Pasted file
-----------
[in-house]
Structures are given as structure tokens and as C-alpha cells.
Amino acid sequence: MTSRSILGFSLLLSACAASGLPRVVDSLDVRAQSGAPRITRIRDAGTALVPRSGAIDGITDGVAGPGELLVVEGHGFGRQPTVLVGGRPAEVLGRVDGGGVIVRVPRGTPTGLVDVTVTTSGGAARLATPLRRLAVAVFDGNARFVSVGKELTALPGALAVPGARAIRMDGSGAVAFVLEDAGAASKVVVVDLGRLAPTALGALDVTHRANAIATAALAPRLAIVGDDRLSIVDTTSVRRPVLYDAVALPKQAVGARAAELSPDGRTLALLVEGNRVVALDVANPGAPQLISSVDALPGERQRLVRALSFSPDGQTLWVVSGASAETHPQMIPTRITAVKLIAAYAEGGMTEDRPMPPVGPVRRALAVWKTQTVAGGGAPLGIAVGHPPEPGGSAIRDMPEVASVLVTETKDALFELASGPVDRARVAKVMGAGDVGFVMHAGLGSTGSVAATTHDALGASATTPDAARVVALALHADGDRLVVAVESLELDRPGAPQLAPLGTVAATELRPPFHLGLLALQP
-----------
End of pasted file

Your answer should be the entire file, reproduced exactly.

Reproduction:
[in-house]
Structures are given as structure tokens and as C-alpha cells.
Amino acid sequence: MTSRSILGFSLLLSACAASGLPRVVDSLDVRAQSGAPRITRIRDAGTALVPRSGAIDGITDGVAGPGELLVVEGHGFGRQPTVLVGGRPAEVLGRVDGGGVIVRVPRGTPTGLVDVTVTTSGGAARLATPLRRLAVAVFDGNARFVSVGKELTALPGALAVPGARAIRMDGSGAVAFVLEDAGAASKVVVVDLGRLAPTALGALDVTHRANAIATAALAPRLAIVGDDRLSIVDTTSVRRPVLYDAVALPKQAVGARAAELSPDGRTLALLVEGNRVVALDVANPGAPQLISSVDALPGERQRLVRALSFSPDGQTLWVVSGASAETHPQMIPTRITAVKLIAAYAEGGMTEDRPMPPVGPVRRALAVWKTQTVAGGGAPLGIAVGHPPEPGGSAIRDMPEVASVLVTETKDALFELASGPVDRARVAKVMGAGDVGFVMHAGLGSTGSVAATTHDALGASATTPDAARVVALALHADGDRLVVAVESLELDRPGAPQLAPLGTVAATELRPPFHLGLLALQP